Quick take: When you know the golden words your audience will respond to, your sales will grow to much higher levels. Discover how to find them for your business.
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Today’s episode is part 2 of an interview with Michel Fortin, a legendary copywriter and full-stack marketer who currently serves as the director of marketing for a medical clinic in Ottawa, Canada.
In part 1, we dug into his choice to take on a dedicated role inside a company, the principles of kaizen that he brings to his leadership style, and how he is still able to scratch his entrepreneurial itch.
This week, I get Michel to reveal his approach to copywriting that yields 7-figure results. Central to these kinds of results are knowing how to find the right words to use in your messages across all your marketing channels. This includes his OATH formula, what he does before typing the first word of a sales letter, and where he finds the golden words to convert visitors into eager buyers.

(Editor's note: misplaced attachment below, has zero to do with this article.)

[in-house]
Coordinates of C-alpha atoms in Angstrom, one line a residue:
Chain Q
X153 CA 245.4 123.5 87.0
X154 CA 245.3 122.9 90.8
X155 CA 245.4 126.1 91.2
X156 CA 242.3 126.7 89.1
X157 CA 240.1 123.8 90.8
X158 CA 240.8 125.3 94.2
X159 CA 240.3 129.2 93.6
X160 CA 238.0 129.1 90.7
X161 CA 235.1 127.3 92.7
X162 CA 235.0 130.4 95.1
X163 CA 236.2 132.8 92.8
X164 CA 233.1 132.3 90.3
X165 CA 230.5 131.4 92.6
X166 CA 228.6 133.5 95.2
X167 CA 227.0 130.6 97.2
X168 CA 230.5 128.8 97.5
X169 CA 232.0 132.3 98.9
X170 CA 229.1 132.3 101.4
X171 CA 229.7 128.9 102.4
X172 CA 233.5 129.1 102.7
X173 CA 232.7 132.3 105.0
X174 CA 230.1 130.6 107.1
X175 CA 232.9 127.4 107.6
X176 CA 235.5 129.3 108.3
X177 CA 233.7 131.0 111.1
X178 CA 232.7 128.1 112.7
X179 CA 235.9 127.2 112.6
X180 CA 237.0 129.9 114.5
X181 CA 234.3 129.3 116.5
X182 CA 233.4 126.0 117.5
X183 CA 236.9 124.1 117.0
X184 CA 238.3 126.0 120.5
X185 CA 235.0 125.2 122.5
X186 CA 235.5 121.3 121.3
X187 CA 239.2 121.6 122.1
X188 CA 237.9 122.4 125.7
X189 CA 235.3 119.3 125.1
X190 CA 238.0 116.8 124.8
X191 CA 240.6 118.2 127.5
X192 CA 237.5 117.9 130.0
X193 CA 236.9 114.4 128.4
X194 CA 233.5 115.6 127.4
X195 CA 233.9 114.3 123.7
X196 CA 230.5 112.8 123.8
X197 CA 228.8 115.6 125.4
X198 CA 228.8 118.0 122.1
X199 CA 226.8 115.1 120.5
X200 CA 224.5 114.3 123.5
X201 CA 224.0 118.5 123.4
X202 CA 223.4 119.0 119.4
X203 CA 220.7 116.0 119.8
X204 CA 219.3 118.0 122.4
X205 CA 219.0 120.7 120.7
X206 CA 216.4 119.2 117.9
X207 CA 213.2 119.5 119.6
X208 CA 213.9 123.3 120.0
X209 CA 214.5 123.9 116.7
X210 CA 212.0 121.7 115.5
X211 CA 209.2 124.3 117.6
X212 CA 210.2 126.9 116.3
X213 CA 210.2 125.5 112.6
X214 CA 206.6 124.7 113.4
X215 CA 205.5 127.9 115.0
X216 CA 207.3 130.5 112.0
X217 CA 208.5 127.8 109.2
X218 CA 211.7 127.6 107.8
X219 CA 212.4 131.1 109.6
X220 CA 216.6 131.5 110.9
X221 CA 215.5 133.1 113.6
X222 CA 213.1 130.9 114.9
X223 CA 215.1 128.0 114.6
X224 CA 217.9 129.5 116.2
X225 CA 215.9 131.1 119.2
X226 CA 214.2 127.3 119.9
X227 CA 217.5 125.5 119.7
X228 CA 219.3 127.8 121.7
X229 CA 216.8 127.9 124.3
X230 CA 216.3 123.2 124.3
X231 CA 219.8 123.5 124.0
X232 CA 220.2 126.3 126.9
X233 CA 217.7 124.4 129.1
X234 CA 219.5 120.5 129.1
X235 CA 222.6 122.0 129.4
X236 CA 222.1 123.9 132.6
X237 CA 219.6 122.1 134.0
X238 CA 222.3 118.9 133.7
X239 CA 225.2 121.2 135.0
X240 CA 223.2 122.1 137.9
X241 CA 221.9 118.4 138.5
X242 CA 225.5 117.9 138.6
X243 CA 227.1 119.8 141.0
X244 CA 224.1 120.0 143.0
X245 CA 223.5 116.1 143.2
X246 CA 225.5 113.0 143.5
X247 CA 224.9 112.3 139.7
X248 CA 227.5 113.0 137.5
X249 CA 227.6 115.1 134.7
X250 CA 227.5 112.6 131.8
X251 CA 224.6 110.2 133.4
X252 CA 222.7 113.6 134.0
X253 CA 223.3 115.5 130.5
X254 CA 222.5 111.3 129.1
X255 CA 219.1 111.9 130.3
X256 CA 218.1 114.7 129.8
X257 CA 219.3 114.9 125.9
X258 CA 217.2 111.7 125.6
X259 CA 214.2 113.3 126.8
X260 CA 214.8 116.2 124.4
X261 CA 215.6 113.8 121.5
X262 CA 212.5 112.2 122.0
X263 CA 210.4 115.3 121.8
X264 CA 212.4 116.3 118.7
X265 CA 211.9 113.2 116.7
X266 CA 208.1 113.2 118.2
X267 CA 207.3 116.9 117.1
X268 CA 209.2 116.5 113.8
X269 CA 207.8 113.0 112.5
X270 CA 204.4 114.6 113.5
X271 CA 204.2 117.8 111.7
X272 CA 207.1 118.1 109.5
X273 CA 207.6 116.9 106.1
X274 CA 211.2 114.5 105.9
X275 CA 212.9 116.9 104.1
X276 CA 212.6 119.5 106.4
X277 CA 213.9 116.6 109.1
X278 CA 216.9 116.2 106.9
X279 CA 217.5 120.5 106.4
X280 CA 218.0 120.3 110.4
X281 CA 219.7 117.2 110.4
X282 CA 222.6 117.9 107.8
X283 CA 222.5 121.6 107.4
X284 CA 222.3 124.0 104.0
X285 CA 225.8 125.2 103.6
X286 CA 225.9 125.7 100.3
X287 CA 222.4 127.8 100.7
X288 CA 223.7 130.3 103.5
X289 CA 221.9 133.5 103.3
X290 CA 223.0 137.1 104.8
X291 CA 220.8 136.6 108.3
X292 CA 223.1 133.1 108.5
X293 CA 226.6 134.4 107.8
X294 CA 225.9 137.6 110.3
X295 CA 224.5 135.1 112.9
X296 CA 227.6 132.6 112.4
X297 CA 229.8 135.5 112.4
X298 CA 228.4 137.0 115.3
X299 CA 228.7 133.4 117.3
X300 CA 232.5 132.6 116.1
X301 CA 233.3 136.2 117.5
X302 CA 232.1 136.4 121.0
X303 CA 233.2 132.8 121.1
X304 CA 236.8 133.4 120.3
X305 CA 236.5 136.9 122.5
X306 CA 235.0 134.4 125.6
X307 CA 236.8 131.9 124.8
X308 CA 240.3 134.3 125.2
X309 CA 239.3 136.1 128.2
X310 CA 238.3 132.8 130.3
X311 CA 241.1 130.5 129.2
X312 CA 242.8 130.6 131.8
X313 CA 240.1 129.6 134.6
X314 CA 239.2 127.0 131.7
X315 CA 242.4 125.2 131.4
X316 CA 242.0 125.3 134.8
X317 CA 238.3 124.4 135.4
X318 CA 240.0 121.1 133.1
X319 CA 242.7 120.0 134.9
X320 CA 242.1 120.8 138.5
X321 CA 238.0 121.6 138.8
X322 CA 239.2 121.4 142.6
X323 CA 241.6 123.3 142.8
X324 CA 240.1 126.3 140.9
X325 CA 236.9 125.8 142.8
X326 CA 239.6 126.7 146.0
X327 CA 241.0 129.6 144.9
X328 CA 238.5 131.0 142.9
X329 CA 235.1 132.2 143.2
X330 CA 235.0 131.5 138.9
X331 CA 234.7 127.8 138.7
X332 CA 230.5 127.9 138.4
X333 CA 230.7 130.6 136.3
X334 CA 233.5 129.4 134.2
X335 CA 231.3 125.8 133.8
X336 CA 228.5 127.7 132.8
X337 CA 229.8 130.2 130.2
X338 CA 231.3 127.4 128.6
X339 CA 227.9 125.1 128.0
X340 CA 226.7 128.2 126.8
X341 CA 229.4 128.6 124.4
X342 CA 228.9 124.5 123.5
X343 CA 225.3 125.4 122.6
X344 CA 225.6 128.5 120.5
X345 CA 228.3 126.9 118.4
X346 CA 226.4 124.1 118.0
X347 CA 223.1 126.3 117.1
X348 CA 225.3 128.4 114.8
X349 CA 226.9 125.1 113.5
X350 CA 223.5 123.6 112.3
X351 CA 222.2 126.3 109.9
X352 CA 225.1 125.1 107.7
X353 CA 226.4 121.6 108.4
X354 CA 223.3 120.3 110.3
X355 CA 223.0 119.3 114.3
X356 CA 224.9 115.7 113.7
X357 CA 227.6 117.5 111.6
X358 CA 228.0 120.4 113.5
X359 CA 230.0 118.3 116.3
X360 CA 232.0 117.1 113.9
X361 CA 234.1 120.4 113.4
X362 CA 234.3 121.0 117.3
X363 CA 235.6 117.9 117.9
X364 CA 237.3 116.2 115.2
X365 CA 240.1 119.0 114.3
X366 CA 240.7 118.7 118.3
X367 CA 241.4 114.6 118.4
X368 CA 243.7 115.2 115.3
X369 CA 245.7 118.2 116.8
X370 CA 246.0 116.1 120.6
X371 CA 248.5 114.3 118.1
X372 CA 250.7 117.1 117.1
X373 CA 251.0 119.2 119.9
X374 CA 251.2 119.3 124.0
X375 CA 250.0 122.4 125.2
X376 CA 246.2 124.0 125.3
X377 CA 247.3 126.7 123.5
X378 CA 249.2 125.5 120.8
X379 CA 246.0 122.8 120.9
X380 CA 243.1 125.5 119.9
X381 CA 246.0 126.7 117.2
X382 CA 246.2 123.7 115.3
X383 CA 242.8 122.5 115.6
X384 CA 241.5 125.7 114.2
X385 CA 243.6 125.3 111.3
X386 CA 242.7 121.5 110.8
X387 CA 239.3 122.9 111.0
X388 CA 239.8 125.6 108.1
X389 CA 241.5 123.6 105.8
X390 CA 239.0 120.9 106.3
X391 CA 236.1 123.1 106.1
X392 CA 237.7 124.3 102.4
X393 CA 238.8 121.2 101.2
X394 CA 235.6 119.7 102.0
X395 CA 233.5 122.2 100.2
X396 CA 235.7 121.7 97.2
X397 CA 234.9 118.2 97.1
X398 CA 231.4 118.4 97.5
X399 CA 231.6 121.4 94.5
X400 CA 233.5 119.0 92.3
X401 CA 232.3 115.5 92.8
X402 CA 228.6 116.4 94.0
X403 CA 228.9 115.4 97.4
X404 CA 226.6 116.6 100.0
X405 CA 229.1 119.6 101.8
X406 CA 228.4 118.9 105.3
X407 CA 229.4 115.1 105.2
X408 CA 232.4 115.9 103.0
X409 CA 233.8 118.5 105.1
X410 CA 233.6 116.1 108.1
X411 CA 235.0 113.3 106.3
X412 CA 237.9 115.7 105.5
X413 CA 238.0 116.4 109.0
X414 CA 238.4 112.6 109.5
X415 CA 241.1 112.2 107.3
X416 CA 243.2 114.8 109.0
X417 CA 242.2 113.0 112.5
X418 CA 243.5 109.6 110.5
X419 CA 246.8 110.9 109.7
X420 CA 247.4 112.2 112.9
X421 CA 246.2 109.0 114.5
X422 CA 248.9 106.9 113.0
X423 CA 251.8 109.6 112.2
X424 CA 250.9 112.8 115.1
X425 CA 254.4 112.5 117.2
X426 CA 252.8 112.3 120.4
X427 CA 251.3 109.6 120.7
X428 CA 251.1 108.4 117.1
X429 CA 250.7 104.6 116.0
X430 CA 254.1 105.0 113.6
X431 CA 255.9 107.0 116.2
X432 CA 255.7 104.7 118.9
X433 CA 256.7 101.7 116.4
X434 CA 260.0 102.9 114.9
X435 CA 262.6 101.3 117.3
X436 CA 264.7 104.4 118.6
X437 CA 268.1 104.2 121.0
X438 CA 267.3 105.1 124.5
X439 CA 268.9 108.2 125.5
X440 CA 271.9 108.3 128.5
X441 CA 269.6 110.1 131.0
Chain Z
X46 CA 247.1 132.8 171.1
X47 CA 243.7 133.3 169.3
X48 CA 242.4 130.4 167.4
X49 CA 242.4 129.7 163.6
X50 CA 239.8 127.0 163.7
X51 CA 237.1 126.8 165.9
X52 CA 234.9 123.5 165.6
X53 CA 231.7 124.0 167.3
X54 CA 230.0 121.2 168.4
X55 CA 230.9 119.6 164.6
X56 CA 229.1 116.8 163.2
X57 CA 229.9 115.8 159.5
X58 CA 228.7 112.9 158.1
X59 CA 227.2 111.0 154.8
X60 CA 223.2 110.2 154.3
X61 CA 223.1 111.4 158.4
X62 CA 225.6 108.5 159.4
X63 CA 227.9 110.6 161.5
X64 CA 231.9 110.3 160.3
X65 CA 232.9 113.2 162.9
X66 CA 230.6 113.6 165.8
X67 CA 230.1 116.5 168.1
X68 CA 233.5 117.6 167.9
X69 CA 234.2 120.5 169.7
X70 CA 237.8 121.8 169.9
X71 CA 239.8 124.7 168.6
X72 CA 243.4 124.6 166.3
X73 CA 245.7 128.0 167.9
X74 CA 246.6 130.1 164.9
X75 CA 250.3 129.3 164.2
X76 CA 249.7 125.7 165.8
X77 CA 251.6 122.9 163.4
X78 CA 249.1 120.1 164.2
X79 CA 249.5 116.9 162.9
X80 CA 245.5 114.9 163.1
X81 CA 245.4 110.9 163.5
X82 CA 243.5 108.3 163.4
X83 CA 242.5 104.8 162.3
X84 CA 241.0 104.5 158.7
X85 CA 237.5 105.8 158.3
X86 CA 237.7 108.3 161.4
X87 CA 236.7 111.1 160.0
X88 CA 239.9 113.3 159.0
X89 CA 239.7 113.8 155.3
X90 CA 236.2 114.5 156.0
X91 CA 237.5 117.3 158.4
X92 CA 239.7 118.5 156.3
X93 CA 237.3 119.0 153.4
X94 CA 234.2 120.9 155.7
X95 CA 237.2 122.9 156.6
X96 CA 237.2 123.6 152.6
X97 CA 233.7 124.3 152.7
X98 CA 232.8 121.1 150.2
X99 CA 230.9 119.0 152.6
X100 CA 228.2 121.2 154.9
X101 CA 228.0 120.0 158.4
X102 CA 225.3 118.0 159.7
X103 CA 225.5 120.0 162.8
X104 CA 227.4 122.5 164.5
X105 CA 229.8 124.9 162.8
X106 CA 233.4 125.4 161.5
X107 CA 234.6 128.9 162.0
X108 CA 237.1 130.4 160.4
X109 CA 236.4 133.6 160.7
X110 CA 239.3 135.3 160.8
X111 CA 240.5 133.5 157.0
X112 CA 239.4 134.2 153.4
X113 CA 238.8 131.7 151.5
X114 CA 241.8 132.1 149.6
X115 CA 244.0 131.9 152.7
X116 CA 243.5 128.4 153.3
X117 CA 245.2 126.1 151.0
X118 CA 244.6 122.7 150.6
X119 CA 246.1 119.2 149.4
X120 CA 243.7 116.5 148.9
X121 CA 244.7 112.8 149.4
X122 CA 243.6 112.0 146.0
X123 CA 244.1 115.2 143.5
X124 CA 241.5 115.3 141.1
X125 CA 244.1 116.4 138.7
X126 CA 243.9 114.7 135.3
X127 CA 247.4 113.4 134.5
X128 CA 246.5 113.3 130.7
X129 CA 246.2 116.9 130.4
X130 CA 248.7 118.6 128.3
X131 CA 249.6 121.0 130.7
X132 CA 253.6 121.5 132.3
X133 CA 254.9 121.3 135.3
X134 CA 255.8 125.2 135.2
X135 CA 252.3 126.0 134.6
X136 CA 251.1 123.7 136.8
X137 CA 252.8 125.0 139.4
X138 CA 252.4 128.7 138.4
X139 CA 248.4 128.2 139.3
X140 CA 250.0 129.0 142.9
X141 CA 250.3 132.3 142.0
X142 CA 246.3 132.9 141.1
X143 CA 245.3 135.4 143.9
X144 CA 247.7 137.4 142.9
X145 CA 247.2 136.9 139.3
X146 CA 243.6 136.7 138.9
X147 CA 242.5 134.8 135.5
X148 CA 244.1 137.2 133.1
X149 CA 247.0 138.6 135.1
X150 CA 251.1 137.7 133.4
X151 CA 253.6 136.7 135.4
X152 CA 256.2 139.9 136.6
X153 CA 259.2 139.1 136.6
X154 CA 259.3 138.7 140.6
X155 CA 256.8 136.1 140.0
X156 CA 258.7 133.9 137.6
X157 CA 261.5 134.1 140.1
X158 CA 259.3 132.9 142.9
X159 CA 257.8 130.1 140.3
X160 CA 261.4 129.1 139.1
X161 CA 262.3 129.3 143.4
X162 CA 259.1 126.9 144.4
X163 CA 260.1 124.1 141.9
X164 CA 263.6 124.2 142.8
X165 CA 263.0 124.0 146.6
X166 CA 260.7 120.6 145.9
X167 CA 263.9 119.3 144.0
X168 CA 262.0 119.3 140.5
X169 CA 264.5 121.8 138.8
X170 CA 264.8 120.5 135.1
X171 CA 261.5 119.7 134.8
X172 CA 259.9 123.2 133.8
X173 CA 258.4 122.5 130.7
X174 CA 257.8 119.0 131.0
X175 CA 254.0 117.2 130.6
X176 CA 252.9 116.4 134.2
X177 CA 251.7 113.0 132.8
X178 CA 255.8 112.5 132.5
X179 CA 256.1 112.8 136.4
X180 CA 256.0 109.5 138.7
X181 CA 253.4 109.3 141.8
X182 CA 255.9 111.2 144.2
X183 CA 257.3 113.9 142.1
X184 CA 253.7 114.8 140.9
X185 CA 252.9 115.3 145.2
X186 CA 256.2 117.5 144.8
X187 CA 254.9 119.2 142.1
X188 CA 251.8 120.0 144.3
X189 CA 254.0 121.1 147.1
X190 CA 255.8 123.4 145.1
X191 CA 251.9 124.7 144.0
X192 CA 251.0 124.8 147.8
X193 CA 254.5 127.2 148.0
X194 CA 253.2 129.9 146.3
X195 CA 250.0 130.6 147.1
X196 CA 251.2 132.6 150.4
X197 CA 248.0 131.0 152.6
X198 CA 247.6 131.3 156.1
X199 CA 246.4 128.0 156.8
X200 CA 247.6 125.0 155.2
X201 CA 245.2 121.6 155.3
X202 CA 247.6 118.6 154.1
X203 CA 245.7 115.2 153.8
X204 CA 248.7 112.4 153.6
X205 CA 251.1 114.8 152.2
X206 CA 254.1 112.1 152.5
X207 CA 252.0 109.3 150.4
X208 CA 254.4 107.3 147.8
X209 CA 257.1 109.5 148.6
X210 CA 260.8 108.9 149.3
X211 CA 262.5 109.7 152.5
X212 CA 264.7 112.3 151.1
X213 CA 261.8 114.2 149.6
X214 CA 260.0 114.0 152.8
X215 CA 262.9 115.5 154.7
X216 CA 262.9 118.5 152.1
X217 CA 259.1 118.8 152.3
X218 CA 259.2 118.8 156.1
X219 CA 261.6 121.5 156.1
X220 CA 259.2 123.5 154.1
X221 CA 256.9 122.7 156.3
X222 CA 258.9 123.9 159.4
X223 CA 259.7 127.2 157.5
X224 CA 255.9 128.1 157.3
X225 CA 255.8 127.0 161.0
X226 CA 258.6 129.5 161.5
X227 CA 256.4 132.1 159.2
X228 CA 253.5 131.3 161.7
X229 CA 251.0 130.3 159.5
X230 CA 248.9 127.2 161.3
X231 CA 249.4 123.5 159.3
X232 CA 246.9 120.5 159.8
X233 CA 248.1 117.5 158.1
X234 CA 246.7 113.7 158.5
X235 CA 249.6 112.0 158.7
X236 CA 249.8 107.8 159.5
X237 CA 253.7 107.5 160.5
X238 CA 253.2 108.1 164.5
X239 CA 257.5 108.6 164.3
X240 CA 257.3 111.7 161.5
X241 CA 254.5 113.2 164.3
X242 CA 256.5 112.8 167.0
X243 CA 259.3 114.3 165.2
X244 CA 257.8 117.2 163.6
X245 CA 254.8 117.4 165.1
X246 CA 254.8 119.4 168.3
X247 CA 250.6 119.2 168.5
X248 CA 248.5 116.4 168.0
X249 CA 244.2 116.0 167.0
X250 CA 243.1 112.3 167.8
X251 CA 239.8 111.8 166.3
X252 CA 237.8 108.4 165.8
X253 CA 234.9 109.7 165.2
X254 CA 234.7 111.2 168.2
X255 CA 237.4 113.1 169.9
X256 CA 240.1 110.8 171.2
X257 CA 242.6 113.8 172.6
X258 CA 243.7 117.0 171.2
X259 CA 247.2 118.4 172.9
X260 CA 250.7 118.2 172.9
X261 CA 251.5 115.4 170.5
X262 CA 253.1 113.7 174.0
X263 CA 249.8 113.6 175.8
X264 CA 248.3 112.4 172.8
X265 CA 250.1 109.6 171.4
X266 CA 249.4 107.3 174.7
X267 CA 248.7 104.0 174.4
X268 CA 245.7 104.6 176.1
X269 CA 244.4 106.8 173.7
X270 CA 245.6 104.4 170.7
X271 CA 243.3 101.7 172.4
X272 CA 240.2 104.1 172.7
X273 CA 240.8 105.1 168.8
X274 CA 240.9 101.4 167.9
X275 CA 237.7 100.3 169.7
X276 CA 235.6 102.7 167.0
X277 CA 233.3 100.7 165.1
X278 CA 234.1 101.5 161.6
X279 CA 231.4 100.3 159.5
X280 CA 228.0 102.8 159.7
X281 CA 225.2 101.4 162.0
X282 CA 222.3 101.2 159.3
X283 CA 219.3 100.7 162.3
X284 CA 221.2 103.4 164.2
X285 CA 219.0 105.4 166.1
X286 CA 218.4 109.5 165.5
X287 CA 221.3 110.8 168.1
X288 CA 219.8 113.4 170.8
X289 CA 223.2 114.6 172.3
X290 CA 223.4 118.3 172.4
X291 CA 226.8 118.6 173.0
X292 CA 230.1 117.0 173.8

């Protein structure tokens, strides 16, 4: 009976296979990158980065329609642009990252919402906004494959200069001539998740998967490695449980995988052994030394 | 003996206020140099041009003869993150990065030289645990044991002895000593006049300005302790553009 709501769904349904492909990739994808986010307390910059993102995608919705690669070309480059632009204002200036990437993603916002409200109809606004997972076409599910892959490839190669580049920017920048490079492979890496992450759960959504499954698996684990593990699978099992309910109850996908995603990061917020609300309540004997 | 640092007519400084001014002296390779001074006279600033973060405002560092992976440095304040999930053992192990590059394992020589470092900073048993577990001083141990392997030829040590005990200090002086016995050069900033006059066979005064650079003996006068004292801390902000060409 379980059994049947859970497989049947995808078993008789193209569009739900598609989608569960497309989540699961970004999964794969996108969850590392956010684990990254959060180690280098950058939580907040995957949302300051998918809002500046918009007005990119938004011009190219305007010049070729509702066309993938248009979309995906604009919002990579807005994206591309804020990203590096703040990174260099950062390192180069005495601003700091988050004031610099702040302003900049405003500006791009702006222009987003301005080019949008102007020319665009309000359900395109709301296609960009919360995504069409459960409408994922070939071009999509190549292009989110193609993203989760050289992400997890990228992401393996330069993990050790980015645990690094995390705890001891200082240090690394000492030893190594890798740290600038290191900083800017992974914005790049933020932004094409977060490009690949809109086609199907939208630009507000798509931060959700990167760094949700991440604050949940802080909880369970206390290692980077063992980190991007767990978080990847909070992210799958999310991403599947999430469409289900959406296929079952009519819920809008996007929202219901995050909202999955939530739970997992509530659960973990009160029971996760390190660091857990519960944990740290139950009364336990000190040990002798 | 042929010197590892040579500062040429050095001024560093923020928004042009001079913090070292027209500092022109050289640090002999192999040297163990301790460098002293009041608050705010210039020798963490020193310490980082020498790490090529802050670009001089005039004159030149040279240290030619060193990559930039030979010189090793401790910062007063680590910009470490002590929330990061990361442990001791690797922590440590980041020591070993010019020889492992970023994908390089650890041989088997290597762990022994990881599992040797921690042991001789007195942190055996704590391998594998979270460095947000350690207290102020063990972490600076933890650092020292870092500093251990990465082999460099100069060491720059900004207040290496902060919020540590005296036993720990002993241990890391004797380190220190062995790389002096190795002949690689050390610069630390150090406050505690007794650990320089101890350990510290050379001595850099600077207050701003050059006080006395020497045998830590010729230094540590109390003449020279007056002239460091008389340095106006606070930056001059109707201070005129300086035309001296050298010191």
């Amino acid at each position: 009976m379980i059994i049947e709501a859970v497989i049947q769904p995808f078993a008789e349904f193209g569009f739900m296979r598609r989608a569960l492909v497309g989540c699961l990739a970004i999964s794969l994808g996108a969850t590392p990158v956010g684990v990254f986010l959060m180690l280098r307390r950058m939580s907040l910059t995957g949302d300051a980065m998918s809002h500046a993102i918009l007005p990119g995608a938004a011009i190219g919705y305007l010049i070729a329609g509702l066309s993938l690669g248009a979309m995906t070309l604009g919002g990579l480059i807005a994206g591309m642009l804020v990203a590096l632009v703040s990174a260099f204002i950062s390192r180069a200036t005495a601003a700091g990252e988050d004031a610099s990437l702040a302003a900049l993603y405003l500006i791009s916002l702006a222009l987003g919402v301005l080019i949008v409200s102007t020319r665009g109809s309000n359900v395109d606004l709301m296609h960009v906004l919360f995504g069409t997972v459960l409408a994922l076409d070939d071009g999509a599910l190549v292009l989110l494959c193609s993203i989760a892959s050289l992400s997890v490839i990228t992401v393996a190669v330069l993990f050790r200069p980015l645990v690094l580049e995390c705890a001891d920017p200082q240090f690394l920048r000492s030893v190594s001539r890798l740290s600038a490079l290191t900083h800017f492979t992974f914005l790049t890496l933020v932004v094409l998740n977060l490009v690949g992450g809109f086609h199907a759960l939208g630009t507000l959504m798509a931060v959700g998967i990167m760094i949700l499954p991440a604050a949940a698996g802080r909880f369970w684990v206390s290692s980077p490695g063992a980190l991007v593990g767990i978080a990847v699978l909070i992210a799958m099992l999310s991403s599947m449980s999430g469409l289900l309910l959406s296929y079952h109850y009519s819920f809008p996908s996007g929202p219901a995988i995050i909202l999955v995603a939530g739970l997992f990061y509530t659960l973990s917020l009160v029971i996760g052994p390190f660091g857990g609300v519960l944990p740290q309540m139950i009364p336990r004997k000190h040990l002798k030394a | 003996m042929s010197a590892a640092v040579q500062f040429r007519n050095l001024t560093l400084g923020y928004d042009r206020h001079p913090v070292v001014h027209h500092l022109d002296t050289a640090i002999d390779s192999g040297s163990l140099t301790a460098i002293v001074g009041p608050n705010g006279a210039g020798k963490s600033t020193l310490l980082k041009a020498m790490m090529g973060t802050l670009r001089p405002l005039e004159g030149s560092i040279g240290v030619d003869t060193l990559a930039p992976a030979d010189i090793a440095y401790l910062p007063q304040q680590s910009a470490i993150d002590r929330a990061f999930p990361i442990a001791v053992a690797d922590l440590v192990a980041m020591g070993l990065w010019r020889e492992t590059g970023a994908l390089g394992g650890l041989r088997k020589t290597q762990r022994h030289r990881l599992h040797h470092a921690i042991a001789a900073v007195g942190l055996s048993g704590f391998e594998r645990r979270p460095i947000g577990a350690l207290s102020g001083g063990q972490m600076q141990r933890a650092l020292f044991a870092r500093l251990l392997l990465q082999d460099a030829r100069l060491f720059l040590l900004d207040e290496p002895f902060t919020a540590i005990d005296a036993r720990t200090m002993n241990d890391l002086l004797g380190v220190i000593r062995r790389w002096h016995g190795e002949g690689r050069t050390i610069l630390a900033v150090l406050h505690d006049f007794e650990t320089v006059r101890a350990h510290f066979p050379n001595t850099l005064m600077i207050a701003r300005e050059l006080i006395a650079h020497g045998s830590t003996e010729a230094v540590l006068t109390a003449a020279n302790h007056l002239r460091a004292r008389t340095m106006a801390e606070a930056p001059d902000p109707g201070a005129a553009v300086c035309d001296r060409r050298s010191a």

Transcripts, resources, and top-takeaways are below.
Michel Fortin has turned words into significant revenues for companies of all sizes. He gained internet marketing fame as the copywriter behind John Reese's Traffic Secrets launch in 2004, which is believed to be the first time an information product earned $1 million in a single day. He's a powerlifter, drummer, actor, philanthropist, and a leading voice in copywriting.
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If you’re short on time, here are a few golden nuggets from our conversation and the resources mentioned.